A global assessment of climatic niche shifts and human influence in insect invasions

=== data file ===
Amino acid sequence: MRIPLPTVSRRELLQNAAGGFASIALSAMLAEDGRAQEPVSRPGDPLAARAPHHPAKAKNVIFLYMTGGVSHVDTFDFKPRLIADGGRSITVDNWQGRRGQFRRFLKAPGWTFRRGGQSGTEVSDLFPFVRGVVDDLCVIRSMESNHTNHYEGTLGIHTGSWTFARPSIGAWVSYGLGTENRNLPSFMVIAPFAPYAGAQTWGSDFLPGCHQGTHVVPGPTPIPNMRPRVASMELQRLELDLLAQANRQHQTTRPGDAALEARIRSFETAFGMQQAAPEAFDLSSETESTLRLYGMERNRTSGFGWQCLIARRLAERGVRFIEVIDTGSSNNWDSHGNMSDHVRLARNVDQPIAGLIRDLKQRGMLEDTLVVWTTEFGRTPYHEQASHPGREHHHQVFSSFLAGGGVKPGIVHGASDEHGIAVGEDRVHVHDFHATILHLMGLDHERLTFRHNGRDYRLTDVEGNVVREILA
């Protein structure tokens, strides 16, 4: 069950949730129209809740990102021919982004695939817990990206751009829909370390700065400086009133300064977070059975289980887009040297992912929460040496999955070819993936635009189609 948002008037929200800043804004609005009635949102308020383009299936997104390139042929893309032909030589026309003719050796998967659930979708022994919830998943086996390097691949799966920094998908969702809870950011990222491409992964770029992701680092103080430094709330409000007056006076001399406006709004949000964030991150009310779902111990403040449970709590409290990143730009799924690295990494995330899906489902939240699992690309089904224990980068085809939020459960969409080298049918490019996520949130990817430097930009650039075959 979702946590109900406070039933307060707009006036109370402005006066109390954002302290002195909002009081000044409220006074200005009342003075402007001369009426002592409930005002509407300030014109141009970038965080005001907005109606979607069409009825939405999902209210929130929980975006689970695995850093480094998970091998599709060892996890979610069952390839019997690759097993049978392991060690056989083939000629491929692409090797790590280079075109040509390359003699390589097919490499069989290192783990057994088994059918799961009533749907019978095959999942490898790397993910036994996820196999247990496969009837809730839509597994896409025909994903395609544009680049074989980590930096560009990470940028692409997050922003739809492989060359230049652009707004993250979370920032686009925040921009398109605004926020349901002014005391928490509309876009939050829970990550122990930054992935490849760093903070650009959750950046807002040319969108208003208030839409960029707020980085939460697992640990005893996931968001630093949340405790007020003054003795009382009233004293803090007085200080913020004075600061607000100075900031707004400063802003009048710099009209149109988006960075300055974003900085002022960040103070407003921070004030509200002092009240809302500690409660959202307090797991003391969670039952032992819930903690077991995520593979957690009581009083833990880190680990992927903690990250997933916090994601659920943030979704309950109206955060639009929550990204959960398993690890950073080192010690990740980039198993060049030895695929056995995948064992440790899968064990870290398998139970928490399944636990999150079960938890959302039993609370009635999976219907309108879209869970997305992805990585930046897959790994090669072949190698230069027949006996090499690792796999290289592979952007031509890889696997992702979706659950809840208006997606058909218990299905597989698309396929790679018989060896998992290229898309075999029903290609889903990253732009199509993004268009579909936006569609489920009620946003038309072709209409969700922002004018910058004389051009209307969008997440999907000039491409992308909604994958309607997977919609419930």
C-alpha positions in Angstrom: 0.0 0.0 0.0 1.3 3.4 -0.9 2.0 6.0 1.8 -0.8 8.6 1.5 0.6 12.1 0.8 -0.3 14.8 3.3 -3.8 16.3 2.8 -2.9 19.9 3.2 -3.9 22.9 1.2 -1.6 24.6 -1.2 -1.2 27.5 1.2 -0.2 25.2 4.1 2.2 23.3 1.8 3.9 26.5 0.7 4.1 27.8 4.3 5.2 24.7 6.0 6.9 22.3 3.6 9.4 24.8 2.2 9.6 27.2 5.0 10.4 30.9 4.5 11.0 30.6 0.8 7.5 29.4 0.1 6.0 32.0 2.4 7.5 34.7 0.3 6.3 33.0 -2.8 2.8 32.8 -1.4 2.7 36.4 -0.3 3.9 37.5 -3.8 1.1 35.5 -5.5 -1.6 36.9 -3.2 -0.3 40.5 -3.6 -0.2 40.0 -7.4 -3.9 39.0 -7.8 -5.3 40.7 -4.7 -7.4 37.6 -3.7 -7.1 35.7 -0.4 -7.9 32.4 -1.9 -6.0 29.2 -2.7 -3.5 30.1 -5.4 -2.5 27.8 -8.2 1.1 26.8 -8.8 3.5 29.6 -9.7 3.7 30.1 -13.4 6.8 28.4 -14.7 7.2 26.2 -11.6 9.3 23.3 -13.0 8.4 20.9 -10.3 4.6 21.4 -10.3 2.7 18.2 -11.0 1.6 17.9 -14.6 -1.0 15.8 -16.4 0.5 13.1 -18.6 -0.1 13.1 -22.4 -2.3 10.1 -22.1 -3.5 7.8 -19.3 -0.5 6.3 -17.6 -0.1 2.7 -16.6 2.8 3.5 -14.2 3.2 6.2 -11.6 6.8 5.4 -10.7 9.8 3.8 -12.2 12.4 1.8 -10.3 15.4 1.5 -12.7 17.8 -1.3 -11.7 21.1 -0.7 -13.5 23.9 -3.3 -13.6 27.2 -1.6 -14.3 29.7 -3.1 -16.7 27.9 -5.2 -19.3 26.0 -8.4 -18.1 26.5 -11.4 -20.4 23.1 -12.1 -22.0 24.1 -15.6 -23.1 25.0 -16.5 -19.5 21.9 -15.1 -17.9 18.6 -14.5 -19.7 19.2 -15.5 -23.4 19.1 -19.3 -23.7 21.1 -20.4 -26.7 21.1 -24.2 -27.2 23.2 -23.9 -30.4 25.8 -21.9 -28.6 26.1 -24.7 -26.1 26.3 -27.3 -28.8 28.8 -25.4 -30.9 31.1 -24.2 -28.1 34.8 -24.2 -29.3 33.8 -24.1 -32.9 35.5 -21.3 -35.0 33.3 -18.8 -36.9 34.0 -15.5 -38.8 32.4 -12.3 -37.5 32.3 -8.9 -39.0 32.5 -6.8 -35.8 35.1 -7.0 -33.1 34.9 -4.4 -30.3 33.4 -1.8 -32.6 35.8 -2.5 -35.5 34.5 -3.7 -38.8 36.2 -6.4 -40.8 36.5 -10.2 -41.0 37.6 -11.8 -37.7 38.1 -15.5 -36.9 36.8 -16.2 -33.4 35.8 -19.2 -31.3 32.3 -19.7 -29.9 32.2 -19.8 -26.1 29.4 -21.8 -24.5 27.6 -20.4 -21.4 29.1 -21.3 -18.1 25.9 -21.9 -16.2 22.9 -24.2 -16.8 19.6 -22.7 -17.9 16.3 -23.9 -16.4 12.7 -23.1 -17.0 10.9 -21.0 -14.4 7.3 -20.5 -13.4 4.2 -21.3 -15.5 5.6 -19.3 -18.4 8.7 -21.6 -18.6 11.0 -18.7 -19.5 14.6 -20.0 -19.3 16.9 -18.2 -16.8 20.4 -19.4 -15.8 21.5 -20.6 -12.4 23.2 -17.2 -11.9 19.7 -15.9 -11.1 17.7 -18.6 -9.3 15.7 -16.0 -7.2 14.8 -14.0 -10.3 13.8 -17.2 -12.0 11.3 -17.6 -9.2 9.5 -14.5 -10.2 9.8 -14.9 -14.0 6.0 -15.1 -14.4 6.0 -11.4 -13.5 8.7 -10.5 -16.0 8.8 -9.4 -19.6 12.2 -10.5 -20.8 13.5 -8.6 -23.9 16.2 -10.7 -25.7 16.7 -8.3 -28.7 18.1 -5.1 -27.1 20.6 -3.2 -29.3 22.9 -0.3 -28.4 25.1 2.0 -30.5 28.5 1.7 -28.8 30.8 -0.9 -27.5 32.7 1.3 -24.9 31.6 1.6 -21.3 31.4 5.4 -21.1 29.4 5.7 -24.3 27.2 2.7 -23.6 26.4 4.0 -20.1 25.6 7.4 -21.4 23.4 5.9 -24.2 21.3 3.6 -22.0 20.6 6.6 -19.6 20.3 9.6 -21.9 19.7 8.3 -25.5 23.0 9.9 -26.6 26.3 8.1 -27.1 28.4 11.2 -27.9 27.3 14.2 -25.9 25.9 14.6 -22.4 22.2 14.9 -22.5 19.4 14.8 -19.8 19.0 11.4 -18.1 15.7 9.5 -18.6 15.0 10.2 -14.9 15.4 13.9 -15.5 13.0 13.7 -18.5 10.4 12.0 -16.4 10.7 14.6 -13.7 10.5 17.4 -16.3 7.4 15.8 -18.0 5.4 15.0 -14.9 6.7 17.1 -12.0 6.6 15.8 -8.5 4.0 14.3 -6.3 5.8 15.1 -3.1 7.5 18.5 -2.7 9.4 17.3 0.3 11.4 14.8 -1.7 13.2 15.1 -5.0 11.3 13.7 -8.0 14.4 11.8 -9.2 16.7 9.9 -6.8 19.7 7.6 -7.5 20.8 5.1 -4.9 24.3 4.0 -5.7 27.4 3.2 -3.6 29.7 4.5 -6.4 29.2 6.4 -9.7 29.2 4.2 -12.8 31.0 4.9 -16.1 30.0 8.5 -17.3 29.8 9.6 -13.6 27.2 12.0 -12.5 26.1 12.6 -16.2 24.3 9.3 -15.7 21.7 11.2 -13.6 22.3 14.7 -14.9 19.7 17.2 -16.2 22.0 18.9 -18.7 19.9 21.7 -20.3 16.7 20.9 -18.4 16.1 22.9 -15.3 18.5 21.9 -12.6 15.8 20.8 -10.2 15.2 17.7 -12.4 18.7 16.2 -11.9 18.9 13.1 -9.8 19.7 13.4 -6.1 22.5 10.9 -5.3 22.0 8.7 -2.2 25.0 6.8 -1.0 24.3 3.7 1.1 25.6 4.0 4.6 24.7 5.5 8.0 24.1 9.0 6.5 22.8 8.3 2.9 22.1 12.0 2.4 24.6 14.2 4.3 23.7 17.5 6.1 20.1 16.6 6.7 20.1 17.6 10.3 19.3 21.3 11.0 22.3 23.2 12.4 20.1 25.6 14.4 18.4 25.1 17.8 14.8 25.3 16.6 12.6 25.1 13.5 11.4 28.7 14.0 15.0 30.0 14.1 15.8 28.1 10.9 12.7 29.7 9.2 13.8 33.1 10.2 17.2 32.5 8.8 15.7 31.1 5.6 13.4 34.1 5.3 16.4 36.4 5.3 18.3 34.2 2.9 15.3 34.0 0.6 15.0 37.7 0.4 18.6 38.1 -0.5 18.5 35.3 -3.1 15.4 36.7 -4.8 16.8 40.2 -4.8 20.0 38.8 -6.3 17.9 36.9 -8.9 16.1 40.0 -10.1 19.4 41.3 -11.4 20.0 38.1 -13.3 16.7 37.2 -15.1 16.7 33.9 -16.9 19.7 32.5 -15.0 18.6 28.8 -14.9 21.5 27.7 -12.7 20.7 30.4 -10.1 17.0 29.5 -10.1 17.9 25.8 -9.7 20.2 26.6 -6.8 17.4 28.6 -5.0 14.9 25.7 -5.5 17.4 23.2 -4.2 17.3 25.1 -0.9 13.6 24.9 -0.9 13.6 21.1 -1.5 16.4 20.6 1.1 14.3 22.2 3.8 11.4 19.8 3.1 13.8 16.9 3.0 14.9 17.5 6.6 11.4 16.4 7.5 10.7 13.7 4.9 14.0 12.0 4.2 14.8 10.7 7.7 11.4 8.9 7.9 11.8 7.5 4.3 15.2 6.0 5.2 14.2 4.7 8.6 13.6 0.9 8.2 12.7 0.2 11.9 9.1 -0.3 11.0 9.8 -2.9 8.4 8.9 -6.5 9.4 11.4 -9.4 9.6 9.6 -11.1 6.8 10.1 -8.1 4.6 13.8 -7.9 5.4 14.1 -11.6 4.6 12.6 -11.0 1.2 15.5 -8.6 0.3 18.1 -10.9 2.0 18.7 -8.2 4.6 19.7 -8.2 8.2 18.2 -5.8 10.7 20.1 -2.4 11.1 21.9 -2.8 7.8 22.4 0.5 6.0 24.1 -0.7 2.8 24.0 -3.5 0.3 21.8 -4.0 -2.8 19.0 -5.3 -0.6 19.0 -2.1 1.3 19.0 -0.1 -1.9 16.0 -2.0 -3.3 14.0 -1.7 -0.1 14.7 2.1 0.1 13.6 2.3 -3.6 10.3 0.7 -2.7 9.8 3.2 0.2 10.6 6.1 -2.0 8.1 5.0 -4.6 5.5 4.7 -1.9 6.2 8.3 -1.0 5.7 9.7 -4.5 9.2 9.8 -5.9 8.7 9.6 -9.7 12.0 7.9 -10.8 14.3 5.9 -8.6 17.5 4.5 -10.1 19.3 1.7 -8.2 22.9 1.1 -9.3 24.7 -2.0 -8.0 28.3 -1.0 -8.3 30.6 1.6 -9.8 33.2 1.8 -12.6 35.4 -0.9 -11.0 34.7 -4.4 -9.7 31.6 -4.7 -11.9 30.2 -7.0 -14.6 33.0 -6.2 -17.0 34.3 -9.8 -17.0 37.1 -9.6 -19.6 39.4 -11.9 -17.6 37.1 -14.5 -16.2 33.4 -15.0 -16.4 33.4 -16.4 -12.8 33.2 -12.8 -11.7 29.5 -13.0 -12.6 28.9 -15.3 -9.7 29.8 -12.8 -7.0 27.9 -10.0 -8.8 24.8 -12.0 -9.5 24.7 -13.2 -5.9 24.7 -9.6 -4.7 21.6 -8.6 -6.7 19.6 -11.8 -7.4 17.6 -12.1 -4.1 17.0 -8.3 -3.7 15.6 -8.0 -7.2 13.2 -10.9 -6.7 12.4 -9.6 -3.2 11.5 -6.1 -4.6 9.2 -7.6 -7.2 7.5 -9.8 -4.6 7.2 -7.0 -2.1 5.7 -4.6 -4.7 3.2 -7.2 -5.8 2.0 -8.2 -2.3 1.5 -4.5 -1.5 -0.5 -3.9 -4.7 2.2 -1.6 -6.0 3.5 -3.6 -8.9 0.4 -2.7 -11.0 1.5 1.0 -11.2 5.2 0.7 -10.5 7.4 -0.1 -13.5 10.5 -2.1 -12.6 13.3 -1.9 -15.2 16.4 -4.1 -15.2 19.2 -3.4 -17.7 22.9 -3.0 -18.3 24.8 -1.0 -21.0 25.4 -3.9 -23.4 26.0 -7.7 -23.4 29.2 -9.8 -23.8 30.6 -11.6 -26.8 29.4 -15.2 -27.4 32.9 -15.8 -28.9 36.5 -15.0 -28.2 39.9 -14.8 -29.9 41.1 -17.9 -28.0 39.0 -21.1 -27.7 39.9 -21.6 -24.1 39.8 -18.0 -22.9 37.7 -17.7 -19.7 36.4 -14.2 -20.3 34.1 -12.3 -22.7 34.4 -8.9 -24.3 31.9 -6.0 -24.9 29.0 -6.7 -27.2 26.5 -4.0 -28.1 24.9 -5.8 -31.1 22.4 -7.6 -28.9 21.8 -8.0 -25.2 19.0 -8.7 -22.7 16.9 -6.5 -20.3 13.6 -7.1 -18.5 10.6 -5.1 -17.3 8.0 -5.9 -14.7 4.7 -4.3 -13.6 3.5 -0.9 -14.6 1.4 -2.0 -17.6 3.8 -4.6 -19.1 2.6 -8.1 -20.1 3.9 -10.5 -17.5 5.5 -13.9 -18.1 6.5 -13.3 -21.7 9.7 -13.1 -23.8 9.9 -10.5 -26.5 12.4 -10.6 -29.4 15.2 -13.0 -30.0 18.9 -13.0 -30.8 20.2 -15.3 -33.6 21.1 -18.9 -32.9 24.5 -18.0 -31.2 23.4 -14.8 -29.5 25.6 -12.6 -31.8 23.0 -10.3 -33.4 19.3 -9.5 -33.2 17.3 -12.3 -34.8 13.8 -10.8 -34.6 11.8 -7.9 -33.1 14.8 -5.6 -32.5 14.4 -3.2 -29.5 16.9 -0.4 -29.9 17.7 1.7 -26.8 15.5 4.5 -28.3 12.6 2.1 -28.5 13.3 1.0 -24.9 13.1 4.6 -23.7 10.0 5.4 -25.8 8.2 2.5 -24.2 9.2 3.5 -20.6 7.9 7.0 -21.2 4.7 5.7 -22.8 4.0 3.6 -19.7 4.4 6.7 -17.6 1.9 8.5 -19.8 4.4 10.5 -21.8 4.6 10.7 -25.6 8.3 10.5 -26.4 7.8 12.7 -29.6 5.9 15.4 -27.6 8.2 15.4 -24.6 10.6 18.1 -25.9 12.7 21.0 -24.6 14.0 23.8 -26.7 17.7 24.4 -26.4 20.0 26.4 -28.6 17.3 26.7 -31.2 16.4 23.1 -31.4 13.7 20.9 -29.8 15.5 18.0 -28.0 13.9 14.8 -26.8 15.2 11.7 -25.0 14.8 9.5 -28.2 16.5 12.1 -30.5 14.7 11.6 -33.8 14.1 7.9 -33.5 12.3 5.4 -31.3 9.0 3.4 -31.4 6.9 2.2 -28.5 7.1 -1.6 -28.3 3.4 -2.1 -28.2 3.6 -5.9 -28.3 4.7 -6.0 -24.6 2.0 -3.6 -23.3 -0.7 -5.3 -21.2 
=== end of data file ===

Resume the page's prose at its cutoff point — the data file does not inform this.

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Aim: Non-native invasive insects have major impacts on ecosystem function, agricultural production and human health. To predict the geographical distributions of these species, correlative ecological niche models (ENMs) are typically used. Such methods rely on assumptions of niche conservatism, although there is increasing evidence that many species undergo niche shifts during invasions. The magnitude and direction of niche shifts, however, is likely to vary within and between taxonomic groups, highlighting that an assessment of potential niche shifts in such insects is required. Location: Global. Time period: Current. Major taxa studied: Insects. Methods: We compile a novel database of 22 globally invasive, non-native insect species and test for niche expansion and unfilling across this group. We examine if factors such as the native range size, poleward shifts and human influence may be associated with observed niche changes. Finally, we construct ENMs and examine the reliability of their predictions in light of our niche shift results. Results: Niche expansion was apparent in 12 of the 22 species, suggesting that altered species–climate relationships during invasion is common for this group. Likewise, niche unfilling occurred in 15 of the species. Increasing human disturbance (combining human population, transport networks and land use) explained 40% of observed niche expansions and 54% of incidents of niche unfilling. Niche metrics and ENM performance were sensitive to the choice of background extents. Main conclusions: Many non-native insects expand into new climates in their invasive ranges. The prevalence of niche unfilling across this group suggests climate disequilibrium and the potential for further range expansion. Non-native invasive insects tend to invade areas with similar human disturbance to their native range, and habitat accessibility appears important for these species to achieve their full invasion range potential. Ideally, ENMs should not be used in isolation for this group, but should be coupled with other methods or experiments to test for potential niche change.